A Kuwaiti makeup artist was accused of racism after she posted a video and a picture of herself painted in dark makeup, in what critics condemned as blackface.
Ghadeer Sultan first posted a short video clip on her Instagram page on Wednesday, with the song We Are the World playing in the background, showcasing her different looks in a range of skin colours and wigs.
She then posted a photo of herself in blackface, which has garnered more than 44,000 likes.
Sultan’s page, which has two million followers, was then inundated with comments denouncing her blackface while others argued she had done nothing wrong.
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“You should know better than this,” Instagram user baraakdm wrote. “This is racist no matter how [you] put it.”
“We don’t even get [accepted] for our own beauty,” another user, domichantal412 commented. “And WE ARE NOT A COSTUME! YOU CAN NOT GO AND TRY OUR FLAWLESS FEATURES on and think it is okay.”
In response, Sultan posted another photo of herself in blackface, with a caption explaining that she is not a racist.
“I hate racism,” she wrote. “What I’ve done is only to show what I am capable of. I love you all.”
However, her explanation irked more people, who saw her words as doubling down on accepting racism and refusing to learn why blackface is wrong.
“CAPABLE OF?!” user sheisshell replied. “Our skin is not a BEAUTY TREND or something that’s POPULAR FOR THE MOMENT!!!! Our black lives are being taken simply for the color of our skin and y’all care nothing about that!!!”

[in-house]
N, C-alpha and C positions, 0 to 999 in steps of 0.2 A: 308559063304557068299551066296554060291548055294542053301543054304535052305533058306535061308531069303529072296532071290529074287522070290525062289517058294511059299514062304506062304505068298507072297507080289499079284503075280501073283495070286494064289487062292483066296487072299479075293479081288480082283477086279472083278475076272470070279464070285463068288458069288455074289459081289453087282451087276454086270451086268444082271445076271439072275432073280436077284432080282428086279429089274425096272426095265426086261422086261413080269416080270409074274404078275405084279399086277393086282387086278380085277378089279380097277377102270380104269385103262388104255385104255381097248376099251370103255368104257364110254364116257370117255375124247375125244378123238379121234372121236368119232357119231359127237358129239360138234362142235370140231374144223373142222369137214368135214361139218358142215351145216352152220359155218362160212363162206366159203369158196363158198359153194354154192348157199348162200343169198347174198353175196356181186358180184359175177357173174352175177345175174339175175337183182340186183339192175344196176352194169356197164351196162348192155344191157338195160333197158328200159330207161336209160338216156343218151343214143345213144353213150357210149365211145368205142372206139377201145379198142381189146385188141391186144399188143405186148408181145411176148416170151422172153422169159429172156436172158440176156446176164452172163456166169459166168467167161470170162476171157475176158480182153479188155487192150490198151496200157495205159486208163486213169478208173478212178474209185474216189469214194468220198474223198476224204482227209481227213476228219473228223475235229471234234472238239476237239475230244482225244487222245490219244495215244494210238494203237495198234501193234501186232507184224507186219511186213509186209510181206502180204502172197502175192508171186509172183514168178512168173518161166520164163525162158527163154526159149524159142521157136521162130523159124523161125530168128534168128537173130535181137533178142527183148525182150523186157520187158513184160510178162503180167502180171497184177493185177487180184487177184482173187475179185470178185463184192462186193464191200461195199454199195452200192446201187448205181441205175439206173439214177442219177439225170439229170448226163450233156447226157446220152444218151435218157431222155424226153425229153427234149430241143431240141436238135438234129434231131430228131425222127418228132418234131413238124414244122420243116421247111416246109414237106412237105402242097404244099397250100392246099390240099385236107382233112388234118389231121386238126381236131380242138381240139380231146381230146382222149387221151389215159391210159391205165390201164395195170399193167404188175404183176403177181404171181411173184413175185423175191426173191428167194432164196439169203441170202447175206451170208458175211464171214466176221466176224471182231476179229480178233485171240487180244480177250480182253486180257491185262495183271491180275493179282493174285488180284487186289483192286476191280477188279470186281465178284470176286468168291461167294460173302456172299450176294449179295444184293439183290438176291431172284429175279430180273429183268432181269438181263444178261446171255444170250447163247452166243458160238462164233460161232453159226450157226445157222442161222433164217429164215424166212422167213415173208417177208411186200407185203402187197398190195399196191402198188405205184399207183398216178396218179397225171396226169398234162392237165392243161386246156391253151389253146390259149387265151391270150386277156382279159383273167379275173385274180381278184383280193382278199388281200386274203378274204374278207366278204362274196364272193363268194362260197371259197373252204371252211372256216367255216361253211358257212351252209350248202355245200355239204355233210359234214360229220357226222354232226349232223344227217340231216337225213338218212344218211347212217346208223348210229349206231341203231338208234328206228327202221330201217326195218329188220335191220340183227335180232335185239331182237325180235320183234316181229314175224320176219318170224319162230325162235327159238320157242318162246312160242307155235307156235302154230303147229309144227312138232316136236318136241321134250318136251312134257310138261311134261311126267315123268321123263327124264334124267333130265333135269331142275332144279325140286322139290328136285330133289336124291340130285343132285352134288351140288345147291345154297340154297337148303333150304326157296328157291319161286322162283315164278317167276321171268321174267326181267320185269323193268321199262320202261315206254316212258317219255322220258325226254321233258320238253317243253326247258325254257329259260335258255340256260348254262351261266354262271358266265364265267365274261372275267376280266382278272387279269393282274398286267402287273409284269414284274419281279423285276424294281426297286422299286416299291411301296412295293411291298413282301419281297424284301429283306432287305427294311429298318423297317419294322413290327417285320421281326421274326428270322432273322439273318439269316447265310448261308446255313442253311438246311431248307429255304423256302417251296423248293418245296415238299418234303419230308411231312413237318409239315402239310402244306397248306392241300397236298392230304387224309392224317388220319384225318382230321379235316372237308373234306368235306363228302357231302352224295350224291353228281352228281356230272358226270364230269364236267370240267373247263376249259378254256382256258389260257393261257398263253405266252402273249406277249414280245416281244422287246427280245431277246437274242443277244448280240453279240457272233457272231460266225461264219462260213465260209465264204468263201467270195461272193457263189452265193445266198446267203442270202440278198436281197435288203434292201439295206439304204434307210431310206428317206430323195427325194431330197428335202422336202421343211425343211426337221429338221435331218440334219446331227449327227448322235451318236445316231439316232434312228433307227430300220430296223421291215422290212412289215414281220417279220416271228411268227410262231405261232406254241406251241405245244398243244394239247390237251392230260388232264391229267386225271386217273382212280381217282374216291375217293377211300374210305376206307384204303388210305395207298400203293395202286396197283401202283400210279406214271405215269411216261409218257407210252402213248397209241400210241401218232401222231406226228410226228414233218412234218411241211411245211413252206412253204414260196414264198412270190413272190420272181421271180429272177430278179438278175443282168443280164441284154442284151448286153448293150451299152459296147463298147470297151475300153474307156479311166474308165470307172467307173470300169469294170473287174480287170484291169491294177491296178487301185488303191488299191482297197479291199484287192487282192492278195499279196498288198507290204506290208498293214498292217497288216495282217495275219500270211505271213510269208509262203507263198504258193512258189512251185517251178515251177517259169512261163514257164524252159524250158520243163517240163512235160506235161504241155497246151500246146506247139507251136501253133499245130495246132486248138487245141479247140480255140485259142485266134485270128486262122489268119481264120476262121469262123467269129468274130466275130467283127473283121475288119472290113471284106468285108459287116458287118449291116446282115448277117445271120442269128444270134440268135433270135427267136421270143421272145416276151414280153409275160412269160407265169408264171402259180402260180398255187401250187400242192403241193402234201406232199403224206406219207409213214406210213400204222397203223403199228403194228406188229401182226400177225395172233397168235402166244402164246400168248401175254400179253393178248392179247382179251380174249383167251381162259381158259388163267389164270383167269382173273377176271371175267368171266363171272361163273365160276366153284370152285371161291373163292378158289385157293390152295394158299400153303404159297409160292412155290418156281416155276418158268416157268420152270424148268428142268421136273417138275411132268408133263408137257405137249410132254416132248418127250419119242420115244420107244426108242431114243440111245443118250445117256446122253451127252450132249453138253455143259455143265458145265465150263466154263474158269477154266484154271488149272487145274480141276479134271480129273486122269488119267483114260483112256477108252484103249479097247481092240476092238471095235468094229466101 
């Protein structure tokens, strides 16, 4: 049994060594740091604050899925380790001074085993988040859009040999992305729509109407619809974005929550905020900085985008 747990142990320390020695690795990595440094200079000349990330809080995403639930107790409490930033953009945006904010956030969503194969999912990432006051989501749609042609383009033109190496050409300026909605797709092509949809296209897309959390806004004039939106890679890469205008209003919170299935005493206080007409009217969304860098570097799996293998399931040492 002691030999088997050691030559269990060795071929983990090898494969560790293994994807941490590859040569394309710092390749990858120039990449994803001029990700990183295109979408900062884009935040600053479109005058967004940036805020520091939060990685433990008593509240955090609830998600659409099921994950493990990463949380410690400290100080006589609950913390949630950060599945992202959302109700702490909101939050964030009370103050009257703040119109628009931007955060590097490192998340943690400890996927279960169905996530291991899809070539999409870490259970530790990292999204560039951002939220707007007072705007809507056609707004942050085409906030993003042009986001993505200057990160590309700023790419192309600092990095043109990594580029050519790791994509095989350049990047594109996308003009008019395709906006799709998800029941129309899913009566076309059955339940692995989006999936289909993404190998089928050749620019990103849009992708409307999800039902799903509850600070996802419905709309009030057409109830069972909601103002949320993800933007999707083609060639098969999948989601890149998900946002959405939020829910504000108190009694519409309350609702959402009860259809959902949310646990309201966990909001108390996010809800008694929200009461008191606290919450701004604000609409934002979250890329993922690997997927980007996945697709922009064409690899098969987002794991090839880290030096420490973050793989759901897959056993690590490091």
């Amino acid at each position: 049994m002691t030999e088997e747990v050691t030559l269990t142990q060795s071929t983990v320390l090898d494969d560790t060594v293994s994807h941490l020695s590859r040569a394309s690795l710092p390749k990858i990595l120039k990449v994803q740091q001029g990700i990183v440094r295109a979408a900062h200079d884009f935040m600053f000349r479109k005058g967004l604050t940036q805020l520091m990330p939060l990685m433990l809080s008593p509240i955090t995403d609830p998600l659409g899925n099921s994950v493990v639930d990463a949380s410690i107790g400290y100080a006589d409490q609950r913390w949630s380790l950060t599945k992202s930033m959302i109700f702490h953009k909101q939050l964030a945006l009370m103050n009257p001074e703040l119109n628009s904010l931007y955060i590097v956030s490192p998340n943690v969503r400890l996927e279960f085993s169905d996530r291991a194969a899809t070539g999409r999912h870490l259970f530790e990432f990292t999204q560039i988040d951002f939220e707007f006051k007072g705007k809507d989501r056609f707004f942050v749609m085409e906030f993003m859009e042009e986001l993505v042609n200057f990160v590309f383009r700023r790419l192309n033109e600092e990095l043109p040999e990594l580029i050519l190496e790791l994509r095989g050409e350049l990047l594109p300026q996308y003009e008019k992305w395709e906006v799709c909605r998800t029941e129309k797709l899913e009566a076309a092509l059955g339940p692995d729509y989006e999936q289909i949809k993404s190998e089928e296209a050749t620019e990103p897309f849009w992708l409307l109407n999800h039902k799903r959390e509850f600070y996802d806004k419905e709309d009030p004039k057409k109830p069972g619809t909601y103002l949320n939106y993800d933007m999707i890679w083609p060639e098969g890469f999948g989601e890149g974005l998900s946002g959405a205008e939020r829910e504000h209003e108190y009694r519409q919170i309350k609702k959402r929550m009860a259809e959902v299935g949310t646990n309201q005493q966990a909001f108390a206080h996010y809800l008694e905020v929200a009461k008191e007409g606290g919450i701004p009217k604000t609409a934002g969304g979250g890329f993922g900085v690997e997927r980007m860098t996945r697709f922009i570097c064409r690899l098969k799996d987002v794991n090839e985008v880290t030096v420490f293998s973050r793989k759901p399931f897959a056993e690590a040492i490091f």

Other users tried to clarify to Sultan why blackface is racist.
“Blackface makeup was done to make fun of people who have black skin,” user usra_kim said. “That’s why [it’s] not acceptable and consider[ed] racist … Colouring your skin doesn’t show any of your skills just how ignorant you are.”
“It’s not for you to decide whether something is deemed racist to a group of people you are not a part of,” pa0100pa said.
“If you wanted to show your versatility, you’d do an actual black model’s makeup,” another user pointed out.
The heated debate was also discussed on Twitter.
“She just wanted to do something different, why is this such an issue?” one user asked. “She didn’t hurt anyone or do anything wrong.”
Others took it upon themselves to explain what blackface is and why it causes offence.
A user by the name @hijadeelsahara said that the Arab world still operates on a system of “masked slavery that excludes black people from public life and pushes them into marginalised societies and workplaces”.
“This narrative is still normalised,” she posted. “Some black girls are still afraid to show their natural hair and get subjected to bullying and hate.”
This is not the first time a beauty influencer from Kuwait has faced controversy.
Last year, beauty blogger Sondos al-Qattan was heavily criticised on social media after she posted a video attacking Kuwait’s new laws aimed at improving conditions for Filipino domestic workers.
In the aftermath of her comments and amid calls for a boycott of businesses linked to the influencer, several global beauty brands that al-Qattan is affiliated with, including Max Factor and French perfume brand M Micallef, severed ties with her.